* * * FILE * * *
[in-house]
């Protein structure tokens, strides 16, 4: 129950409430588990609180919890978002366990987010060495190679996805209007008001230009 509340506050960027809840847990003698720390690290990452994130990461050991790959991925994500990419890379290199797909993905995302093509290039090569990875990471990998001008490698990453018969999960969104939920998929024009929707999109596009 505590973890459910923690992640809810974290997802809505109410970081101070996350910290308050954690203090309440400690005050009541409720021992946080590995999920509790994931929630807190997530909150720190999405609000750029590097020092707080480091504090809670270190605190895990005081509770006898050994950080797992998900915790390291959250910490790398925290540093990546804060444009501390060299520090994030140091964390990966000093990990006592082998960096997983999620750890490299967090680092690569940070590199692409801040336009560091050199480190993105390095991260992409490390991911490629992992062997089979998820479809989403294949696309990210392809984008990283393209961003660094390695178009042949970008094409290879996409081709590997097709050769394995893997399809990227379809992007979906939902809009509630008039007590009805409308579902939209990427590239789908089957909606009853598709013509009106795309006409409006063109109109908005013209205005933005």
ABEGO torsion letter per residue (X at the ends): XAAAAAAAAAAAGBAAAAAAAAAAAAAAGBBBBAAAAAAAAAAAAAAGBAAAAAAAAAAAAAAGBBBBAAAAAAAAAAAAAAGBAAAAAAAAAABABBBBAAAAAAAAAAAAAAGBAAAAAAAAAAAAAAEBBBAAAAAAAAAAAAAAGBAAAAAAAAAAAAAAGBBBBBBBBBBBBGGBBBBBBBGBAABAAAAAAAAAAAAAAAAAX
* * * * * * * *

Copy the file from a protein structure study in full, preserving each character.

[in-house]
């Protein structure tokens, strides 16, 4: 129950409430588990609180919890978002366990987010060495190679996805209007008001230009 509340506050960027809840847990003698720390690290990452994130990461050991790959991925994500990419890379290199797909993905995302093509290039090569990875990471990998001008490698990453018969999960969104939920998929024009929707999109596009 505590973890459910923690992640809810974290997802809505109410970081101070996350910290308050954690203090309440400690005050009541409720021992946080590995999920509790994931929630807190997530909150720190999405609000750029590097020092707080480091504090809670270190605190895990005081509770006898050994950080797992998900915790390291959250910490790398925290540093990546804060444009501390060299520090994030140091964390990966000093990990006592082998960096997983999620750890490299967090680092690569940070590199692409801040336009560091050199480190993105390095991260992409490390991911490629992992062997089979998820479809989403294949696309990210392809984008990283393209961003660094390695178009042949970008094409290879996409081709590997097709050769394995893997399809990227379809992007979906939902809009509630008039007590009805409308579902939209990427590239789908089957909606009853598709013509009106795309006409409006063109109109908005013209205005933005």
ABEGO torsion letter per residue (X at the ends): XAAAAAAAAAAAGBAAAAAAAAAAAAAAGBBBBAAAAAAAAAAAAAAGBAAAAAAAAAAAAAAGBBBBAAAAAAAAAAAAAAGBAAAAAAAAAABABBBBAAAAAAAAAAAAAAGBAAAAAAAAAAAAAAEBBBAAAAAAAAAAAAAAGBAAAAAAAAAAAAAAGBBBBBBBBBBBBGGBBBBBBBGBAABAAAAAAAAAAAAAAAAAX